An imagined superflare from a low-mass L dwarf star, an enormous explosion like one detected in 2017 that was 10 times more powerful than any in the Sun’s recorded history. Image: University of Warwick/Mark Garlick
A small, borderline star about the size of Jupiter some 250 light years from Earth has been caught in the act of emitting an enormous superflare, releasing the equivalent of 80 billion tons of TNT while triggering a 10,000-fold increase in brightness.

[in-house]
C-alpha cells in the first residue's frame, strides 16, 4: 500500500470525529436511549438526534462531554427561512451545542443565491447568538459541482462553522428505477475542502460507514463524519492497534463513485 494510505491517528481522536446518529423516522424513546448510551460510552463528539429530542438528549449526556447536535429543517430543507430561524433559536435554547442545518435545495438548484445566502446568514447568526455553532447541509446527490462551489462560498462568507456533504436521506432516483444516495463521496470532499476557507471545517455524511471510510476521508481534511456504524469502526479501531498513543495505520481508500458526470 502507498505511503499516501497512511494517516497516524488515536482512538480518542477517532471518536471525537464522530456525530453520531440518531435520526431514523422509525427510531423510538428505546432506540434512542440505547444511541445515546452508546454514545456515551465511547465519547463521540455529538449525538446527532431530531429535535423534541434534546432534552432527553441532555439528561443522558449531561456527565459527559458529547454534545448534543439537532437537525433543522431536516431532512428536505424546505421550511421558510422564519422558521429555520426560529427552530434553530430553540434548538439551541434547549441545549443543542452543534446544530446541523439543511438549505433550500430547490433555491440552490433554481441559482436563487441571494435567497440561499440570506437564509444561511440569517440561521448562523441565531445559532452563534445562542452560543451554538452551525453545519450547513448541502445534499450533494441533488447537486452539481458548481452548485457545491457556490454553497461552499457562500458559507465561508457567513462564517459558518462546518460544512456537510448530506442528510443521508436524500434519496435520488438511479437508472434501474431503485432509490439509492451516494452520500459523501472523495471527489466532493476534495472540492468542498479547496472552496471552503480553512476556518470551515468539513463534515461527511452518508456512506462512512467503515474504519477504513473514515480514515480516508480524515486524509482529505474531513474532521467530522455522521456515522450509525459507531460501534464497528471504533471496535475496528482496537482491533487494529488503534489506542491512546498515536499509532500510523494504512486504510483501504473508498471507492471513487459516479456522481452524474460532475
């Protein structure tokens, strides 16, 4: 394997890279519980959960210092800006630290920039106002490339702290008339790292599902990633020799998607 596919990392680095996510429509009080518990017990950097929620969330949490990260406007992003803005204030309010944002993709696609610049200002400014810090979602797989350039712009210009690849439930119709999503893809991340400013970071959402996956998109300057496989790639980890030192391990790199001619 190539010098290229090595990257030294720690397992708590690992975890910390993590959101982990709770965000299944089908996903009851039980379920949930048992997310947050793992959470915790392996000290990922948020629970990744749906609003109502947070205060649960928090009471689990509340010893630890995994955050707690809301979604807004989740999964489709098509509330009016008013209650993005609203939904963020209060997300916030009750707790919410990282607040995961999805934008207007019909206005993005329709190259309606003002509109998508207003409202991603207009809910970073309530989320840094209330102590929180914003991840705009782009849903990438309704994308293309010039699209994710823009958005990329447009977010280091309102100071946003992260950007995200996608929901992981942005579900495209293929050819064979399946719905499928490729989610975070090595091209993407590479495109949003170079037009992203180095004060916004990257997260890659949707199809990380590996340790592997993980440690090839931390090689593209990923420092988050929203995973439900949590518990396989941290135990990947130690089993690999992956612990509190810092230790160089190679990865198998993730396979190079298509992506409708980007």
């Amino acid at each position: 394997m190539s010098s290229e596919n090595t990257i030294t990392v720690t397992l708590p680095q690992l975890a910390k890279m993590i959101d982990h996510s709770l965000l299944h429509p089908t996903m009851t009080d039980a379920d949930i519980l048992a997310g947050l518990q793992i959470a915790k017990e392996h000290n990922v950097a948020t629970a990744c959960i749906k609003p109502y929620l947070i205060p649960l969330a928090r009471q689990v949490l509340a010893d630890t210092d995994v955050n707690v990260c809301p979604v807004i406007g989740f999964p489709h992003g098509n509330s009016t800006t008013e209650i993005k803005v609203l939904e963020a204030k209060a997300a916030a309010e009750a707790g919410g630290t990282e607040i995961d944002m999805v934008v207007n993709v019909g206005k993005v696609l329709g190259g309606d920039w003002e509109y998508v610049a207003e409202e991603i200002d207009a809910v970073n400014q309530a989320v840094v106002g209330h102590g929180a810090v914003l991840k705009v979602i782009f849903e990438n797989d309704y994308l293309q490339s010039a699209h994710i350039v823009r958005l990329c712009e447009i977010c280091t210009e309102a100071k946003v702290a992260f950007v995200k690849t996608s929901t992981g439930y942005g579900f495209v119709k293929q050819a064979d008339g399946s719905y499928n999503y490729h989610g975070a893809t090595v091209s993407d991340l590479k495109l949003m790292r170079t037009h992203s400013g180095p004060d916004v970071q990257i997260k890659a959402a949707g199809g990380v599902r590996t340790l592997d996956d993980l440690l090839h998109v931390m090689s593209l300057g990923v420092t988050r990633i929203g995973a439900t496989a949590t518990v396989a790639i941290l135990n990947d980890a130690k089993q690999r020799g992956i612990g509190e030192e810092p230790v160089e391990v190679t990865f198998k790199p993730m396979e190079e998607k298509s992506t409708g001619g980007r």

The flare was 10 times more powerful than any known outburst from the Sun, including the Carrington event in 1859 that disrupted telegraph services around the world and caused strong, widespread auroral displays.
“The activity of low mass stars decreases as you go to lower and lower masses, and we expect the chromosphere (where flares originate) to get cooler or weaker,” said James Jackman, a doctoral student at the University of Warwick and lead author of a paper about the eruption.
“The fact that we’ve observed this incredibly low mass star, where the chromosphere should be almost at its weakest, but we have a white-light flare occurring shows that strong magnetic activity can still persist down to this level.”
The star in question ...